seven “churches” (Rev.1:11: the definitearticle is significant here, because there were clearly more than seven localchurches at the time of writing).
 
Our Lord Jesus Christ is and was concerned for His entire Church, not just forthese seven local churches. This revelation of His Person is clearly meant to befor His entire bride, the whole Church universal, and not merely for a very smallportion of it.
 
The book of Revelation is the heritage of the entire Church. It is meant to blessall who read it (Rev.1:3), and meant to show all who consider it (Rev.22:7) whatwill happen in the end times.
 
Revelation, after beginning with the messages to the seven churches in chapterstwo and three moves immediately to the history of the end times on the far side of the Church Age’s two millennial days. The book is indisputably focused on theconclusion of the Church Age, so that the preceding messages to the sevenchurches only make structural sense as an overview of the intervening twomillennia.
 
The seven lampstands cannot well be understood as only these seven localchurches, for they are seen alone in the presence of Christ in chapter one(Rev.1:12-13), and again alone in the presence of the Father’s throne in chapterfour (Rev.4:5). The lampstands, light-giving bodies which represent the role of the Church universal in reflecting the truth of Christ in this dark world, and doingso as a totality in both instances, must therefore represent more than seven localchurches in the first century.
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The description of Jesus Christ as “in the midst” of the seven lampstands, holdingthe seven stars, the angels of these churches (Rev.1:12-16), is symbolism whichstrongly suggests His authority over the Church, and the entire Church at that, andwould be very hard to apply exclusively to seven local churches. The numberseven, the number of perfection in the Bible, also argues for these seven“churches” to be a symbolic representation of one complete Church (cf. the sevenspirits of Is.11:1-2 and Rev.4:5 standing symbolically for the one and only HolySpirit).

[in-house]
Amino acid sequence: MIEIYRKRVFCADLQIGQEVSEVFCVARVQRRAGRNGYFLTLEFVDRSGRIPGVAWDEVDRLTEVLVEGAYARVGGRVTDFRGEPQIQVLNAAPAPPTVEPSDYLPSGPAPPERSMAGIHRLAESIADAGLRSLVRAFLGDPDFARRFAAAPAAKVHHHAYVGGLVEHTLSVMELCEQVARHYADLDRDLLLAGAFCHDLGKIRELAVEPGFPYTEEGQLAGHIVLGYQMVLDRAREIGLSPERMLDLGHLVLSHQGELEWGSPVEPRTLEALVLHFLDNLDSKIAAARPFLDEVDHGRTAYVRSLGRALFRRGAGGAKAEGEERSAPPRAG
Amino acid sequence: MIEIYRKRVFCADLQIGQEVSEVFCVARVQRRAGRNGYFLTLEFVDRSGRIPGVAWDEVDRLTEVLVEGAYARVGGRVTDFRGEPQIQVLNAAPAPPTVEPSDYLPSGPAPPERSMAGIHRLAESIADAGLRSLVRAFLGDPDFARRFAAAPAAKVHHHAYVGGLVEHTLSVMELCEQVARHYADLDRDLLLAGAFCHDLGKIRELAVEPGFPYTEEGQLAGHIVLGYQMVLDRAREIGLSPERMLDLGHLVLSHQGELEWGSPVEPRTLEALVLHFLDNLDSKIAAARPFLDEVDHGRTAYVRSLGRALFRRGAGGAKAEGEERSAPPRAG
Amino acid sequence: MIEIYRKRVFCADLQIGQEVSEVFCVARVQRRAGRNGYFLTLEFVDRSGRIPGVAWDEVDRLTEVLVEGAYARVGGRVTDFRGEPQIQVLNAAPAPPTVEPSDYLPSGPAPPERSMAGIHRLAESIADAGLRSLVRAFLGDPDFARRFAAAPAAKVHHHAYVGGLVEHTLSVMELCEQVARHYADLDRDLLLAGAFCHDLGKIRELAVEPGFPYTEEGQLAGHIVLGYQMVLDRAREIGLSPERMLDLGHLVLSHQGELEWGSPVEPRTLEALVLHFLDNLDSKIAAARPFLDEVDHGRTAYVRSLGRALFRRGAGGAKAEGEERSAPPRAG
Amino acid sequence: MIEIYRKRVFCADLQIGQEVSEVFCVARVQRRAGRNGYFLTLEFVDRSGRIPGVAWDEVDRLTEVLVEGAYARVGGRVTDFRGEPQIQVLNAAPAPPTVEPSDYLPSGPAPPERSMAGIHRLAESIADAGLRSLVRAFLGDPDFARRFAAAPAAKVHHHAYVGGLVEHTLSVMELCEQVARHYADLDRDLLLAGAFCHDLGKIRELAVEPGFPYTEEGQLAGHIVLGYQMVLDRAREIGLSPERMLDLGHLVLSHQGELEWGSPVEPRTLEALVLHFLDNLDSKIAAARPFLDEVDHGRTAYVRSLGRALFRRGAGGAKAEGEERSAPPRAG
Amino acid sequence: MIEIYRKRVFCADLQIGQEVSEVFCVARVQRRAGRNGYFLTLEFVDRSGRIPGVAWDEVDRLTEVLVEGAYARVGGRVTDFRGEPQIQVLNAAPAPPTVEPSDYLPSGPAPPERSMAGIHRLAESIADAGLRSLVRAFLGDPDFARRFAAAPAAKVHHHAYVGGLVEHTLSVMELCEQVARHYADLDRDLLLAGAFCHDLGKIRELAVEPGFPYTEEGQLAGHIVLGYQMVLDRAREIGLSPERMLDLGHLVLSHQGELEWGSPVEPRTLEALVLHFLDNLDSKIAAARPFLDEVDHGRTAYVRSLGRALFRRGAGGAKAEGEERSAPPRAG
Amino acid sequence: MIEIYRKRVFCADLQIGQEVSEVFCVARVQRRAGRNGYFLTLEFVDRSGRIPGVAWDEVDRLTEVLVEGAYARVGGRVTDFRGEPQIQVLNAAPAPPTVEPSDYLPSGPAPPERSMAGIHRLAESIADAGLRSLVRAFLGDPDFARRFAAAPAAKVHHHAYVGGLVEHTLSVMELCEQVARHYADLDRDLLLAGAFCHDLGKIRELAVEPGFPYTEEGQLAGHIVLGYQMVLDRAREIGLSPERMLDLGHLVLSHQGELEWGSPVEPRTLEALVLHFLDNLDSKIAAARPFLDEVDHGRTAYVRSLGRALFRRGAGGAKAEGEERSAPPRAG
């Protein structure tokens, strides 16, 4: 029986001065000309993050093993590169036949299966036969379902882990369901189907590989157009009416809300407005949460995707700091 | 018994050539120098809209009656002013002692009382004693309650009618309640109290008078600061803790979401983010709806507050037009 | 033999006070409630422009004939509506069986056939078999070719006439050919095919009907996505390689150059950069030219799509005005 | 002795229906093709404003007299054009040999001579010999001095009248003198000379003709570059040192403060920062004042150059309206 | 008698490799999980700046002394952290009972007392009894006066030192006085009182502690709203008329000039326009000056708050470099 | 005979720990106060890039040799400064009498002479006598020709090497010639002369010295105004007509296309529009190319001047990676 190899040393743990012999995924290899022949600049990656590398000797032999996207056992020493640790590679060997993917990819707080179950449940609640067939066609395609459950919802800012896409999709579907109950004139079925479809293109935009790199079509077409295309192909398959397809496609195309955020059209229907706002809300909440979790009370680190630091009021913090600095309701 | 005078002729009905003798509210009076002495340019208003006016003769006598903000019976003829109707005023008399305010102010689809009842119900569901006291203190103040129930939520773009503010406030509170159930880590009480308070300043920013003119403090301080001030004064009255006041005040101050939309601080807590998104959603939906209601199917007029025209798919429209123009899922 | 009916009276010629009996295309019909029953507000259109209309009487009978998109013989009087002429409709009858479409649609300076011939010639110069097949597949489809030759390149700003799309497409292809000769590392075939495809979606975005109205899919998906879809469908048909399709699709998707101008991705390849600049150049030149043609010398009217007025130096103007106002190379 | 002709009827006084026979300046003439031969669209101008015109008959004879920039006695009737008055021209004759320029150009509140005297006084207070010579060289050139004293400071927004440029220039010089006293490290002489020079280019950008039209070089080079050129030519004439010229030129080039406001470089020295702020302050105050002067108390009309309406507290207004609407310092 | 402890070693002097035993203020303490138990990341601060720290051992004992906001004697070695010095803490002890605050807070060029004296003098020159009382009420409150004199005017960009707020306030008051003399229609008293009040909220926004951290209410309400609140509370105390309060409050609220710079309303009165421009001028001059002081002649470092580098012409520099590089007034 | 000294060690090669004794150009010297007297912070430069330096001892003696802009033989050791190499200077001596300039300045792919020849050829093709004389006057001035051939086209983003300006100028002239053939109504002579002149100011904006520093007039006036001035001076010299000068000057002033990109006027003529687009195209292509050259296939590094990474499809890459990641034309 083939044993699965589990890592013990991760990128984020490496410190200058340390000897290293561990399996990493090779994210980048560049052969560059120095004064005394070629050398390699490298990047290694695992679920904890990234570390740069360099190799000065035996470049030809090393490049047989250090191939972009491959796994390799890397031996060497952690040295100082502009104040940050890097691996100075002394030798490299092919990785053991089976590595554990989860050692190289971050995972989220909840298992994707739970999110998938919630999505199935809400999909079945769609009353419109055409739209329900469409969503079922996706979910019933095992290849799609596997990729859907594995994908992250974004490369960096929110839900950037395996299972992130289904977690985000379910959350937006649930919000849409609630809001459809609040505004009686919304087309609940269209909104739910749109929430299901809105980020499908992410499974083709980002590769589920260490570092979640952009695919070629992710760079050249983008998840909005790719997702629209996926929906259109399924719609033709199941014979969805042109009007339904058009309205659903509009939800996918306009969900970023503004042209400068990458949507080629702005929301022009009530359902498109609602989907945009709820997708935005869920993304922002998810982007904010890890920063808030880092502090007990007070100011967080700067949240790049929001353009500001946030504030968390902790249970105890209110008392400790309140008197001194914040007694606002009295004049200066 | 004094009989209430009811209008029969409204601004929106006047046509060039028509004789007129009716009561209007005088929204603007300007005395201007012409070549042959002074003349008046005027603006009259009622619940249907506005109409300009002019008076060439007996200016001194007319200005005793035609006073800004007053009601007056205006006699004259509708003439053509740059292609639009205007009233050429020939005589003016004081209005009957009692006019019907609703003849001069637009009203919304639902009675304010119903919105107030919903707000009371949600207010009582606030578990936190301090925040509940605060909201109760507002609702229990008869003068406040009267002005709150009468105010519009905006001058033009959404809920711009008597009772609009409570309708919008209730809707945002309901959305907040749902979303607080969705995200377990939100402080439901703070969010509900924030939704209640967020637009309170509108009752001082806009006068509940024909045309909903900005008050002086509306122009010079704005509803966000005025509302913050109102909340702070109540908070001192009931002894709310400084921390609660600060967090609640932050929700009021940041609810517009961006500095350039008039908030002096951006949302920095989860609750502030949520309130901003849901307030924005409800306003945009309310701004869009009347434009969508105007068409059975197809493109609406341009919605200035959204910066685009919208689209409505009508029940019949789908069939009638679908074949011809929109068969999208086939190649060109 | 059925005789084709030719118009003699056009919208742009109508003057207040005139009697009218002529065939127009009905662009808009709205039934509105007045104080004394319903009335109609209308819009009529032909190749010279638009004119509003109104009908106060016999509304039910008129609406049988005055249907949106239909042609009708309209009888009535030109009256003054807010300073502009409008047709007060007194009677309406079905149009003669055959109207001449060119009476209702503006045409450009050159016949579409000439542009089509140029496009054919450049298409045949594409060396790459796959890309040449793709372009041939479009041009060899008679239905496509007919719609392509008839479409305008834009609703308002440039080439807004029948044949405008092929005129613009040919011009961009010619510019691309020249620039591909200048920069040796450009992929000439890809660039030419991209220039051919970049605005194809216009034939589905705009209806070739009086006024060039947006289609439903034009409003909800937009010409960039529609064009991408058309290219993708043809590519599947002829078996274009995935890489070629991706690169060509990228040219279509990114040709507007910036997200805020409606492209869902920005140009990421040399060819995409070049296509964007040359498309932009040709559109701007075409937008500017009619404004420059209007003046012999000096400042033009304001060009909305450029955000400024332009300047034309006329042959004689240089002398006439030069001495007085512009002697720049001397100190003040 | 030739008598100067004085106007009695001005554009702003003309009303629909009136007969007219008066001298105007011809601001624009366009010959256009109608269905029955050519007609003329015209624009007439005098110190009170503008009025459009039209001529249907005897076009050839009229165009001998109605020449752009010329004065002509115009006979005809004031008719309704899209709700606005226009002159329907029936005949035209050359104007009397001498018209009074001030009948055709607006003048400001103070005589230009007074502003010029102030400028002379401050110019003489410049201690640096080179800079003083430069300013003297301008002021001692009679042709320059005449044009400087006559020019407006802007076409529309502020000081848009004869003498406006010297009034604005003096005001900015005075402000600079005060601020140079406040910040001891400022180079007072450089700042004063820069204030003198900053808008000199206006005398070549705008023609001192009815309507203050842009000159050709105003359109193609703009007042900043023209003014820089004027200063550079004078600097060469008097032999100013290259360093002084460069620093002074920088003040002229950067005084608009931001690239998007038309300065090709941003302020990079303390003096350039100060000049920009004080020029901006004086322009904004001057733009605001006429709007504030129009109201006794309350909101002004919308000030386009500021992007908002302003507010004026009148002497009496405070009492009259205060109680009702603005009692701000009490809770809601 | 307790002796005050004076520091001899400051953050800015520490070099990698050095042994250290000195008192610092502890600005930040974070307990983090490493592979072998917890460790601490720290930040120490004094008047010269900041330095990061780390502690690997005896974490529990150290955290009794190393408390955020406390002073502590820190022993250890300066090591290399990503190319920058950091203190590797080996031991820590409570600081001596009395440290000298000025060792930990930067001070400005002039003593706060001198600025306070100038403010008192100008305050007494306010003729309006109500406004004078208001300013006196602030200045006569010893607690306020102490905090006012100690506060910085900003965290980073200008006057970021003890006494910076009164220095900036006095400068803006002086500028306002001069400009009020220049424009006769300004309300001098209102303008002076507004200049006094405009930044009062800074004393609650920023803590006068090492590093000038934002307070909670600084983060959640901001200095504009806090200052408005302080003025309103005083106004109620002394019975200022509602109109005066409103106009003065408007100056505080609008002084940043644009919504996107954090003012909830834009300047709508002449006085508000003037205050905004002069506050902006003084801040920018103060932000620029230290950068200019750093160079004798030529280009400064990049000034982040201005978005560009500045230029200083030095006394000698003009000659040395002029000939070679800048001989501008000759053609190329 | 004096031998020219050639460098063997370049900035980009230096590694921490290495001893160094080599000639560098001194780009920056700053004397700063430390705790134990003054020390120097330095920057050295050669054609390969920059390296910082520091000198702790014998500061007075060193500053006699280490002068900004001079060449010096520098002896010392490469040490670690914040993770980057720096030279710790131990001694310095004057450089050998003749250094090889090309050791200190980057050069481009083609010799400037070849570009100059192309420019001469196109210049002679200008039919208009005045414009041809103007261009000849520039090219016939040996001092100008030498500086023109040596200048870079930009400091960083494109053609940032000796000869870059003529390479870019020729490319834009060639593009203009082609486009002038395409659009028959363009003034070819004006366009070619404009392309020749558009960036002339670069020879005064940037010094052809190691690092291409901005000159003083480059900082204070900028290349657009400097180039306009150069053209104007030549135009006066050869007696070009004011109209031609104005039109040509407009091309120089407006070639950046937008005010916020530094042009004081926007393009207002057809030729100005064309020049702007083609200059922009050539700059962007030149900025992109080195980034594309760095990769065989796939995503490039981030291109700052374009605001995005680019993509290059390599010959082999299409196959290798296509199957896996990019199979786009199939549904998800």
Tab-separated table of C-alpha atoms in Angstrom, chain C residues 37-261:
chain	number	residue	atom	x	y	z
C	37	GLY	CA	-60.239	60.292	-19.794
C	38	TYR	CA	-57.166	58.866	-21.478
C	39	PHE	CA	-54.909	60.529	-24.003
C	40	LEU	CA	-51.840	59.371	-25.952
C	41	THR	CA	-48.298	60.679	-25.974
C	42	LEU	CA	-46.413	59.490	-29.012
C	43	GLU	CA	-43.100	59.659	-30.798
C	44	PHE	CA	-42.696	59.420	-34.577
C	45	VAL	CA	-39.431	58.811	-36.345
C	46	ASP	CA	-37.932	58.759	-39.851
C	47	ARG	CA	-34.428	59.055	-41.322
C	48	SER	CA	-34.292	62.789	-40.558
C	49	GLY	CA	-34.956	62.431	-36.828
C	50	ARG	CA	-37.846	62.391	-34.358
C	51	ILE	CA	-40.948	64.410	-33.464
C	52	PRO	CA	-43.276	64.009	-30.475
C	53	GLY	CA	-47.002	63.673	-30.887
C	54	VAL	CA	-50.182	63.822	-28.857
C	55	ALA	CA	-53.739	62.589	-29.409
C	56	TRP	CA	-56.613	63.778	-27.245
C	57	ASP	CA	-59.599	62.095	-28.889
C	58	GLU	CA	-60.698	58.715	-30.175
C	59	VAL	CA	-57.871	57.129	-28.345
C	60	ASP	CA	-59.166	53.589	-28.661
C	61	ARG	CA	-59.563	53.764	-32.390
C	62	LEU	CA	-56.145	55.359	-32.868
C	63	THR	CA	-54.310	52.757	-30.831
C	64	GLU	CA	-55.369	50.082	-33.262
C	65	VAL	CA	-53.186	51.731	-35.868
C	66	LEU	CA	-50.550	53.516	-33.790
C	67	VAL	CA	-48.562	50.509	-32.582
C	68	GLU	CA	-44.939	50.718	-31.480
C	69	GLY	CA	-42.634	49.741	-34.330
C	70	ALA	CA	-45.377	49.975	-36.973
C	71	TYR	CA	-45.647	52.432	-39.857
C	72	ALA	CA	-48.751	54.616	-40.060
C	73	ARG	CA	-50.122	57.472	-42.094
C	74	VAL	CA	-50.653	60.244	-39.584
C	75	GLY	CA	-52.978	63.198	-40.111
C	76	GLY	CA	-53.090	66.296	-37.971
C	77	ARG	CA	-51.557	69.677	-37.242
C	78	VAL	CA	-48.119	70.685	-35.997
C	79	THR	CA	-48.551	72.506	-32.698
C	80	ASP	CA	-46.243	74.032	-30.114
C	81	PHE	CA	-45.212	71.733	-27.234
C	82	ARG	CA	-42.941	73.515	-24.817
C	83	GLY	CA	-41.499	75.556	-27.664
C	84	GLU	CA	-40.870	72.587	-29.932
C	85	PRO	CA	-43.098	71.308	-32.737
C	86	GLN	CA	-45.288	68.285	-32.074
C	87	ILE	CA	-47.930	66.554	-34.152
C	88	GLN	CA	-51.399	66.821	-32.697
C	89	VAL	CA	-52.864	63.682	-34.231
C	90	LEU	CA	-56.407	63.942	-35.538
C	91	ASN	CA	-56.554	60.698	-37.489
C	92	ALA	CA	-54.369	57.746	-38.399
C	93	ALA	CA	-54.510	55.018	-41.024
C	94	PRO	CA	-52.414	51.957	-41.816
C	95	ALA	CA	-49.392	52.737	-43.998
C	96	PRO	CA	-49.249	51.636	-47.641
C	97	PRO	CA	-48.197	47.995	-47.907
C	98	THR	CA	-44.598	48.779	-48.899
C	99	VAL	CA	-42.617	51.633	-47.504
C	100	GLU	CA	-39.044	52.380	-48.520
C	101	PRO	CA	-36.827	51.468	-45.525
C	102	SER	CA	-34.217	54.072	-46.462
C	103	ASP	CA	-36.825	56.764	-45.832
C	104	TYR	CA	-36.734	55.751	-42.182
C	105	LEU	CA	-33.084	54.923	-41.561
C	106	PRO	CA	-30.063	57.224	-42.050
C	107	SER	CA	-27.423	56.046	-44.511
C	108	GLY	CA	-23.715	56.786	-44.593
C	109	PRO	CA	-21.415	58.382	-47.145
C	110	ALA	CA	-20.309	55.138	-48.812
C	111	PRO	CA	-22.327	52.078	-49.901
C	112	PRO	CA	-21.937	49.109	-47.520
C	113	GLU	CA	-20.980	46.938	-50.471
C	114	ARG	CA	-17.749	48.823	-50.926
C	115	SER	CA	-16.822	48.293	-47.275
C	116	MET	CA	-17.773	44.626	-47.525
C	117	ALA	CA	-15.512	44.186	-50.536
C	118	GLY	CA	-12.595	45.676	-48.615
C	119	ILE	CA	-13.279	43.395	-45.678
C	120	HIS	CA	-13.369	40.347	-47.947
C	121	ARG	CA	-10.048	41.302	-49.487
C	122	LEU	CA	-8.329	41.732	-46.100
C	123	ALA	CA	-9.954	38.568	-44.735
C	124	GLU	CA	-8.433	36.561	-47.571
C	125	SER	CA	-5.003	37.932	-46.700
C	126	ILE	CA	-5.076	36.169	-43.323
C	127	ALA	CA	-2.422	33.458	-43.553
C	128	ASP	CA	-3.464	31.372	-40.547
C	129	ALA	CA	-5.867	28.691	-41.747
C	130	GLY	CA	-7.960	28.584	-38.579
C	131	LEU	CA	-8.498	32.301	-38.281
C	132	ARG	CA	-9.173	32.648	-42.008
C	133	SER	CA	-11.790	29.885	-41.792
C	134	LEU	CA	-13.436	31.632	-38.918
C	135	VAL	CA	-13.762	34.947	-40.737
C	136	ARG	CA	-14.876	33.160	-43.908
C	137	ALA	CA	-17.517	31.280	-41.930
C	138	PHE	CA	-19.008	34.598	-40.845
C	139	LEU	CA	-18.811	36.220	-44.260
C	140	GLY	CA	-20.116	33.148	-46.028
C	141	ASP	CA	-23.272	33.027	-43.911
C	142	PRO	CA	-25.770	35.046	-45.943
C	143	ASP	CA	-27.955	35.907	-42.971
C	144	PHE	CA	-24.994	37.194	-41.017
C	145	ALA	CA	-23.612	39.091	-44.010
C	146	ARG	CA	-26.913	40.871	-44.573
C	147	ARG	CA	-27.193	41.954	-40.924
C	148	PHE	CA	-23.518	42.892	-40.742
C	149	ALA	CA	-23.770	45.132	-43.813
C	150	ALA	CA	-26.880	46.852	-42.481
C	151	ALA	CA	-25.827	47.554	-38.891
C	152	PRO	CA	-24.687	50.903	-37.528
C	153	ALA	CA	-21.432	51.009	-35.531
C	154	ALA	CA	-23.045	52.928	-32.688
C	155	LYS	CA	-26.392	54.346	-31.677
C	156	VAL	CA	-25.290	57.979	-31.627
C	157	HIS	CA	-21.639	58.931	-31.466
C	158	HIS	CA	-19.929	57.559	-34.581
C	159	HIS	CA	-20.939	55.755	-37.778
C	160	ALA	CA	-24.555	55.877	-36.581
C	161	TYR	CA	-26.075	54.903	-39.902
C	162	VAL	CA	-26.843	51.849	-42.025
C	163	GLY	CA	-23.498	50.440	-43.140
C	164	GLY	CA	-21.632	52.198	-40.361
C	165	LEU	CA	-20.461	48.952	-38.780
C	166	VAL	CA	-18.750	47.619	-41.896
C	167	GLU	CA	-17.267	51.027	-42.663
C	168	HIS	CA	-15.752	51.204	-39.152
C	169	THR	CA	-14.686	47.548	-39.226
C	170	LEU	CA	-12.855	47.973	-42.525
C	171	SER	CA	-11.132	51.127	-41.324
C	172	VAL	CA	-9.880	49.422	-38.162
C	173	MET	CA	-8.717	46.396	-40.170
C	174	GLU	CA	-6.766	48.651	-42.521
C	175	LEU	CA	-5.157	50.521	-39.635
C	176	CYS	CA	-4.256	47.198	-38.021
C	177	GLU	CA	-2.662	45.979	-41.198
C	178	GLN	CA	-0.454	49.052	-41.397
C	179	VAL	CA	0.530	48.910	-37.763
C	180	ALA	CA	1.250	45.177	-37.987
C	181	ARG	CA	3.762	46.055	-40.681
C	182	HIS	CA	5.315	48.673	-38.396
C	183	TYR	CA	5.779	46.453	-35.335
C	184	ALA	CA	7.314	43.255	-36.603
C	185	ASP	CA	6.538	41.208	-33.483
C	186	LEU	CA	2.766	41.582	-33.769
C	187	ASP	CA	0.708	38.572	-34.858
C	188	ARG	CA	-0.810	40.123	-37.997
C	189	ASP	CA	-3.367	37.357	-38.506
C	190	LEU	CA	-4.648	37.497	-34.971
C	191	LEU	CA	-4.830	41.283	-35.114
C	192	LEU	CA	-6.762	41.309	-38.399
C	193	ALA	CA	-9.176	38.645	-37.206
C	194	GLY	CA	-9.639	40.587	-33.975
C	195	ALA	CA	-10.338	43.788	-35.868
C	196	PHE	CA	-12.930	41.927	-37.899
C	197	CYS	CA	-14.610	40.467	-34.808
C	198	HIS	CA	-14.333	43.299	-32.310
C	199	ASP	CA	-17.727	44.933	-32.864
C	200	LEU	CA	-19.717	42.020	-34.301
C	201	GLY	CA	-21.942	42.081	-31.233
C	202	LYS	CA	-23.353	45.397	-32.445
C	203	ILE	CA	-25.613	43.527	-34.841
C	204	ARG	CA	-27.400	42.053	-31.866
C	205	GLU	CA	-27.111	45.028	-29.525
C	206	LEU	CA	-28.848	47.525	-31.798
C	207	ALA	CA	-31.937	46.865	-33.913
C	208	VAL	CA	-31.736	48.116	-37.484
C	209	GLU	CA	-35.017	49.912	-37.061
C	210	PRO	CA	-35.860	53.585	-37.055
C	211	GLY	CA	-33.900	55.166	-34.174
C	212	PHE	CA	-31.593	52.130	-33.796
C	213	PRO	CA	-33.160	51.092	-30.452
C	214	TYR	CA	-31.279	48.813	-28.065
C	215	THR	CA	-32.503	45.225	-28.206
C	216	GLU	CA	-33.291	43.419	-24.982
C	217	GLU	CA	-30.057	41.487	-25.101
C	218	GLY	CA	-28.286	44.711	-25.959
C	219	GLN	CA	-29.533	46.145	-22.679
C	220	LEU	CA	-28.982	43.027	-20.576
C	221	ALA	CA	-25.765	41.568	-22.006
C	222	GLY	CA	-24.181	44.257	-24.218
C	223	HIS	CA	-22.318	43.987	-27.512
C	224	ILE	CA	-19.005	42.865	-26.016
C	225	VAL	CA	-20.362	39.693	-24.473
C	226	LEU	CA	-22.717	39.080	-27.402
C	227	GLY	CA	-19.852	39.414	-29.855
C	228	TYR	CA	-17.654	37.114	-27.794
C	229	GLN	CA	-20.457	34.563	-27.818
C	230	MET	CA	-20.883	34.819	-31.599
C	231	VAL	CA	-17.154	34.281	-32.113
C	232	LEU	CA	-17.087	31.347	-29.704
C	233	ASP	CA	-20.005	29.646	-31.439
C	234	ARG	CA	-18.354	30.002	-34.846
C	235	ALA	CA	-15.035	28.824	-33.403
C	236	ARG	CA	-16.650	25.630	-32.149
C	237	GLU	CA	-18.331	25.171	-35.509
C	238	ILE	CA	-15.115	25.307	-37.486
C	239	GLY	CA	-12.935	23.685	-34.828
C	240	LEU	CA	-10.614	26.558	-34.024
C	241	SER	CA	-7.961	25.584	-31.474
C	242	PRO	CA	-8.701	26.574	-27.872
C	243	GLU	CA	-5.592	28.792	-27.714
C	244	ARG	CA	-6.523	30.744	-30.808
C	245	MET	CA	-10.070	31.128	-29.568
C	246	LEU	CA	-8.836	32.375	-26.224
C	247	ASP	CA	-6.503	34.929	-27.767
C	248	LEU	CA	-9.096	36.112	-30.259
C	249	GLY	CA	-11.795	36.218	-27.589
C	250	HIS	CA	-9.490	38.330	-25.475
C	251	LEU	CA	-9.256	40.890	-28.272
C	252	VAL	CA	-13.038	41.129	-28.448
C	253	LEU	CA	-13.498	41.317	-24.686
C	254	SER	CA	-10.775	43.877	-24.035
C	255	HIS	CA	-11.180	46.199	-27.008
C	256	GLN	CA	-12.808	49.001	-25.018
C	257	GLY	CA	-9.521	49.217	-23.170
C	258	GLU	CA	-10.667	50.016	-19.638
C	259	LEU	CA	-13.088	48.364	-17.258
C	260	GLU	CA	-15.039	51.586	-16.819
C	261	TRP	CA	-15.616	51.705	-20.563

The text of Revelation 4:1 “what (i.e. the Tribulation) must take place[immediately]
after these things
(i.e., the “events” of the seven churches)” onlymakes good sense if the seven churches be taken as the aggregate period of timebetween John’s penning of these words and the commencement of the Tribulation(see section II below).
 
Finally, it is appropriate for the last book of the Bible to be addressed to Christ’sentire Church (rather than merely to seven local ones).This interpretation helps to explain other apparent anomalies in the messages to the sevenchurches. Why, for example, should the church at Colossae, a mere dozen miles distantfrom that of Laodicea and the recipient of a canonical epistle from the apostle Paul lessthan a decade before, be omitted in favor of Laodicea, if not for the fact that the situationat Laodicea was symbolically more applicable to later developments in the Churchuniversal? And there were, of course, many other local churches at time of writingbeyond Asia Minor as well as within it. It is, in fact, only because of the symbolicimportance these churches bear for the historical eras of the Church which theyrespectively represent that they have been included in the list. In addition to theseconsiderations, the interpretation of the messages to these seven churches will be seen toreinforce what has been suggested above: the seven churches are, in addition to beingseven actual local churches ministered to by the apostle John nearly two thousand yearsago, representative of seven distinct periods in the history of the Church Age which isonly now in its final phase.From a structural point of view, these seven also give us – importantly – a historicalperspective which pushes our thinking forward from the beginning of the Church,through its history, then down to commencement of the end times, that is, the Tribulationwhich is the threshold of Christ’s return. Thus, the two chapter treatment of the sevenchurches or seven phases of the Church Age is an important link between John’s present(chapter one) and the events of the end (from chapter four forward). Chapters two andthree, therefore, “fill in the blank” as to the events of the Church Age that come betweenthe time of writing and the time of the end. The fact that this transitional discussion is soextremely rapid and contains no discernible or fixable dates (before the benefit of historical hindsight) also means that the sense of immediacy and imminency of theapproaching apocalypse (along with the corresponding urgency for believers to be alert